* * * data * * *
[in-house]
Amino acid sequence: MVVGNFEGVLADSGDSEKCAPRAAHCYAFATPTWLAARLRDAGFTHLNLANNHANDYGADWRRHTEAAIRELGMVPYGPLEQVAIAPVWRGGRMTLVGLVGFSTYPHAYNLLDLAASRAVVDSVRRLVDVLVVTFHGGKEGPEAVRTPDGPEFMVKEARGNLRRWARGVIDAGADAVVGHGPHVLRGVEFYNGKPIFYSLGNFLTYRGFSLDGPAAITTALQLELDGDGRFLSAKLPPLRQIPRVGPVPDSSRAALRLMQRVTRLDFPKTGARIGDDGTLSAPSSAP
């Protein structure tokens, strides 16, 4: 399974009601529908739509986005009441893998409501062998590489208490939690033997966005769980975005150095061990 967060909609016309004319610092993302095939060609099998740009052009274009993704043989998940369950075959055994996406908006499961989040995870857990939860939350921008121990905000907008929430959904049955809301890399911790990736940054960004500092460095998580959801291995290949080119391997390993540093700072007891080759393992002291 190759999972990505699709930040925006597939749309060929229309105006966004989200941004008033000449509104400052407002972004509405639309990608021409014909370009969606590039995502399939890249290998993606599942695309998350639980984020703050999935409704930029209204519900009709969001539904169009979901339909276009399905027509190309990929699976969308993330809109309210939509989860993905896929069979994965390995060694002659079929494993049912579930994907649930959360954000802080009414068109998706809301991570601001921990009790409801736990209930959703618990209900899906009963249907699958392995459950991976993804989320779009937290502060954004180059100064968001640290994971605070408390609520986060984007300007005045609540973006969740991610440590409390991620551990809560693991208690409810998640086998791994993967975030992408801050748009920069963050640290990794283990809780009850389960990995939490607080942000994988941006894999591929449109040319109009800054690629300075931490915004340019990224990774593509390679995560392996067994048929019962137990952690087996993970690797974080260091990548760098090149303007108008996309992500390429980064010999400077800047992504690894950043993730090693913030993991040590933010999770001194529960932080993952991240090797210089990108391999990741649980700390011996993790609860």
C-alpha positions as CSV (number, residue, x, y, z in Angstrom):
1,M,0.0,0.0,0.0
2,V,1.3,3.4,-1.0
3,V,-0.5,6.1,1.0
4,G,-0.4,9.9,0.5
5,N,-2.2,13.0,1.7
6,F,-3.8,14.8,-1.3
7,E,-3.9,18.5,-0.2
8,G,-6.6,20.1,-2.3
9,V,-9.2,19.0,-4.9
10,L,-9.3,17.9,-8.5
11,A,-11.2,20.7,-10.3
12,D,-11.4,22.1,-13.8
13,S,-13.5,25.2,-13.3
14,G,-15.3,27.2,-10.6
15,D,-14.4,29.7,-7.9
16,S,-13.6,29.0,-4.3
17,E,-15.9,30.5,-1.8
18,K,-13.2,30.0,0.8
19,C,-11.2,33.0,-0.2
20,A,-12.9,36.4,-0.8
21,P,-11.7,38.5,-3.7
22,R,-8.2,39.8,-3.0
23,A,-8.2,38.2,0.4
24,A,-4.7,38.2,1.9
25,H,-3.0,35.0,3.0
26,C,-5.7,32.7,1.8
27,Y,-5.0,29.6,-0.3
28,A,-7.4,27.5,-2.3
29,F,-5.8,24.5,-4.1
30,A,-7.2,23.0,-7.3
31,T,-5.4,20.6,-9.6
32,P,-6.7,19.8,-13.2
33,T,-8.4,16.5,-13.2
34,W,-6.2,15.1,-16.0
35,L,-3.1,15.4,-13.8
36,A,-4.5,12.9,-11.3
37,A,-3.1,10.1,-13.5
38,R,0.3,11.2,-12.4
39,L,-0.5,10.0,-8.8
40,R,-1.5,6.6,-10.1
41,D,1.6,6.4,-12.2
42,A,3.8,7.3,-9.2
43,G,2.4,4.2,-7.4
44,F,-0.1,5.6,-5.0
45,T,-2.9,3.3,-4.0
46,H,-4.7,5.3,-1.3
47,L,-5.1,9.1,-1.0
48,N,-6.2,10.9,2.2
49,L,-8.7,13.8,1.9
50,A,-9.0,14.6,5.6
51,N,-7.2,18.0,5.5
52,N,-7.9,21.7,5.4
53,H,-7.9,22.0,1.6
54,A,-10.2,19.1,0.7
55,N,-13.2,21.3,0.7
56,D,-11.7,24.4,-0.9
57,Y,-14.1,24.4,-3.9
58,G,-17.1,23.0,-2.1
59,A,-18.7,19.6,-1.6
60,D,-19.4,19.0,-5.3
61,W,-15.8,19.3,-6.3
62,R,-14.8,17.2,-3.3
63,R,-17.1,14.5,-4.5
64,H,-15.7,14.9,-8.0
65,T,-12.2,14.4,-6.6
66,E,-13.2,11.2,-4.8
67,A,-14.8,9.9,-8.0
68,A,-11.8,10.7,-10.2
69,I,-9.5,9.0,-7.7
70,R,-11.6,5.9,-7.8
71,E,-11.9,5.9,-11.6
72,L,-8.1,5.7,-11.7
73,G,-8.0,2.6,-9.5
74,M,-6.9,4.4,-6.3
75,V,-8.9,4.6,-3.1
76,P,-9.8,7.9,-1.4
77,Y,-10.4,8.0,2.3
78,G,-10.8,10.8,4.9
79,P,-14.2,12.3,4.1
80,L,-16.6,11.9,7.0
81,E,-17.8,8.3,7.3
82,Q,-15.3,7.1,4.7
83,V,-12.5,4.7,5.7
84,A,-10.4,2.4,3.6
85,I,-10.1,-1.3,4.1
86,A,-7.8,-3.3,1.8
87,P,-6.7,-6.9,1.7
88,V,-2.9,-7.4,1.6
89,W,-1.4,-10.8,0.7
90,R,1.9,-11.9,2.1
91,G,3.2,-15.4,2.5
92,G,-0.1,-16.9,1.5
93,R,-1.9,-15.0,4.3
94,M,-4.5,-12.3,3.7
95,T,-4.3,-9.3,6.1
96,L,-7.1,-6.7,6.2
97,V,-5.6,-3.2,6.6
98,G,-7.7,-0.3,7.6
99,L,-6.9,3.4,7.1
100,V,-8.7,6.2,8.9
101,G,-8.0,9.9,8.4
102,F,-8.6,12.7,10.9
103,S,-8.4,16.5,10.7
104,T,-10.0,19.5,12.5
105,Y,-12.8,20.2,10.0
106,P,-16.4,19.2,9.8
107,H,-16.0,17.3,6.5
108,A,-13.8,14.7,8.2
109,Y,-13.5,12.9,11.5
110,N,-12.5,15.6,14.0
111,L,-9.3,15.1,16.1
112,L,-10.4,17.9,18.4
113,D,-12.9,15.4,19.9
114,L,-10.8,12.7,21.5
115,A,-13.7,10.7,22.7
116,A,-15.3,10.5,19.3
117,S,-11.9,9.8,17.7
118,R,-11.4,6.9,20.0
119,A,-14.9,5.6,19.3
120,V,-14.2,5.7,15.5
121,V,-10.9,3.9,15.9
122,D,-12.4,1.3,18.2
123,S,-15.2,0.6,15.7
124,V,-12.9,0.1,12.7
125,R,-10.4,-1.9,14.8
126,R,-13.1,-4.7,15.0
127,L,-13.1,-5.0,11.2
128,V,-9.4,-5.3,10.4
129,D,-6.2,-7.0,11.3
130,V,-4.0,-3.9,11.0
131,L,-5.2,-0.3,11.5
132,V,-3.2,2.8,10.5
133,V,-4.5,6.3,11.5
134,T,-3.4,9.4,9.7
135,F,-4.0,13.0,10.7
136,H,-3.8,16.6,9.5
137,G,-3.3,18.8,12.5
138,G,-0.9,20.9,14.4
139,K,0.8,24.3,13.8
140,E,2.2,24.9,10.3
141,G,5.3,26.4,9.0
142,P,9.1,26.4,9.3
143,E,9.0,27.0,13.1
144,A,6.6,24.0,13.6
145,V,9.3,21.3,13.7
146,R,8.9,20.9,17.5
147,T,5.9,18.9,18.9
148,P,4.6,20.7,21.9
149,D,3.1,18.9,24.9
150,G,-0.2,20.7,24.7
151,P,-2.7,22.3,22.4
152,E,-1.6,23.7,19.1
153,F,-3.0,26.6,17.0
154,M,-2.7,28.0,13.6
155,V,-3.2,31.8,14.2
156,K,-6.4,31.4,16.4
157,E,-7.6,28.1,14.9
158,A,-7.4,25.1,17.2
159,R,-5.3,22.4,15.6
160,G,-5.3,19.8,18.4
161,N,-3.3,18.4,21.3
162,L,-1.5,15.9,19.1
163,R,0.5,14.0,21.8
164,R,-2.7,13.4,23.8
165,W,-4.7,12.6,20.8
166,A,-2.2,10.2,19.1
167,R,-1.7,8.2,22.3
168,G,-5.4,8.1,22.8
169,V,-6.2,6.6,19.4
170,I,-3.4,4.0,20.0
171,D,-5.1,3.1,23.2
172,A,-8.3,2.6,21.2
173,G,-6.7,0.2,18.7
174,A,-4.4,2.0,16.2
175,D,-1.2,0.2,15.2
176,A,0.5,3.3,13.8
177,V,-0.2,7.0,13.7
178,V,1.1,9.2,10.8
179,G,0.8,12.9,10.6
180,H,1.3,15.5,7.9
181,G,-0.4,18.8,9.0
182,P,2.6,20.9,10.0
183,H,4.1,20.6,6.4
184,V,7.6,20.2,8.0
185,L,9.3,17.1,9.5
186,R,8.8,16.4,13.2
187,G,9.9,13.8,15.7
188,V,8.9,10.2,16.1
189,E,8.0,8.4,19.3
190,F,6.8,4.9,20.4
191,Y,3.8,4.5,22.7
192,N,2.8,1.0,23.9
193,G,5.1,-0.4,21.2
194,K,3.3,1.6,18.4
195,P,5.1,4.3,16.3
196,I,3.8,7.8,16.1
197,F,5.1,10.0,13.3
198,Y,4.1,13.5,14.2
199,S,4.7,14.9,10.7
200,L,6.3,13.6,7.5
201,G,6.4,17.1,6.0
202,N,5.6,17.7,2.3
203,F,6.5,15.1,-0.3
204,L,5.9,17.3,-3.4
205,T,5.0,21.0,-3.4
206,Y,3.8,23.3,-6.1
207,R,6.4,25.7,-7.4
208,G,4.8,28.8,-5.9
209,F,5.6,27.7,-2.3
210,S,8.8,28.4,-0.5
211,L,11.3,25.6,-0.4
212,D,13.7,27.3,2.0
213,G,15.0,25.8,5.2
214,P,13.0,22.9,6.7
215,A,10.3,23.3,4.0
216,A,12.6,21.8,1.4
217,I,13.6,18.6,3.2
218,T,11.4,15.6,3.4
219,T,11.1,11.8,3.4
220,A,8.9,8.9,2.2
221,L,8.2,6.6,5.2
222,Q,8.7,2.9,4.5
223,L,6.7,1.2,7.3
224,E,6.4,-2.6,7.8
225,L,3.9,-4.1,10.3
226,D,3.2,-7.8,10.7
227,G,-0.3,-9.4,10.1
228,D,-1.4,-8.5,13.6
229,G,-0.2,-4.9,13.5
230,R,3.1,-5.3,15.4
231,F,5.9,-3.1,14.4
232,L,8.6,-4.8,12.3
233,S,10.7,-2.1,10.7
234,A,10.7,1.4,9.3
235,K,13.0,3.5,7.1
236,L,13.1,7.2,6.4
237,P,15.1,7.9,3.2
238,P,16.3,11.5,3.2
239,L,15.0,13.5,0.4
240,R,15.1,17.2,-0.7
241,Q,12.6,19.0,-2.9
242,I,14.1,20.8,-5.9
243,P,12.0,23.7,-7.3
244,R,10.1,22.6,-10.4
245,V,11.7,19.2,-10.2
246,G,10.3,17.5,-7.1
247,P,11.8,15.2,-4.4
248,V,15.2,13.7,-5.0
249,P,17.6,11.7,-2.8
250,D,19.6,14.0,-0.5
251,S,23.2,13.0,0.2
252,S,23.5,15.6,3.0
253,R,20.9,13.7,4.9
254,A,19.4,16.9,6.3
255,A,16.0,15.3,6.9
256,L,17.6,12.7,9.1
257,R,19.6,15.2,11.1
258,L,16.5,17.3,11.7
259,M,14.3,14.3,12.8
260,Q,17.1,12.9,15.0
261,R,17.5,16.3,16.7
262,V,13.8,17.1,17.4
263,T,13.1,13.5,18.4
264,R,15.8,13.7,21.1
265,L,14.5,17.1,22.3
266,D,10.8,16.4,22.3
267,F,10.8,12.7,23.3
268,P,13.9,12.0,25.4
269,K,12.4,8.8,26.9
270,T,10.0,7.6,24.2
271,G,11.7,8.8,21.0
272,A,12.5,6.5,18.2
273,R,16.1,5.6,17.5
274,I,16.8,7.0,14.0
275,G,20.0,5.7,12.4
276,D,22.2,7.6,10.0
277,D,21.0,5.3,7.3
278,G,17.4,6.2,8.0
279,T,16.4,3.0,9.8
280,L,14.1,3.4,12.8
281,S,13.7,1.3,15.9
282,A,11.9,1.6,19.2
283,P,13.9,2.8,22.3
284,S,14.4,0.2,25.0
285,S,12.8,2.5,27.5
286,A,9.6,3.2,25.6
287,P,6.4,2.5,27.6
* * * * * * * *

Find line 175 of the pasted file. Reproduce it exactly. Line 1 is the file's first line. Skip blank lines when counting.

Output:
171,D,-5.1,3.1,23.2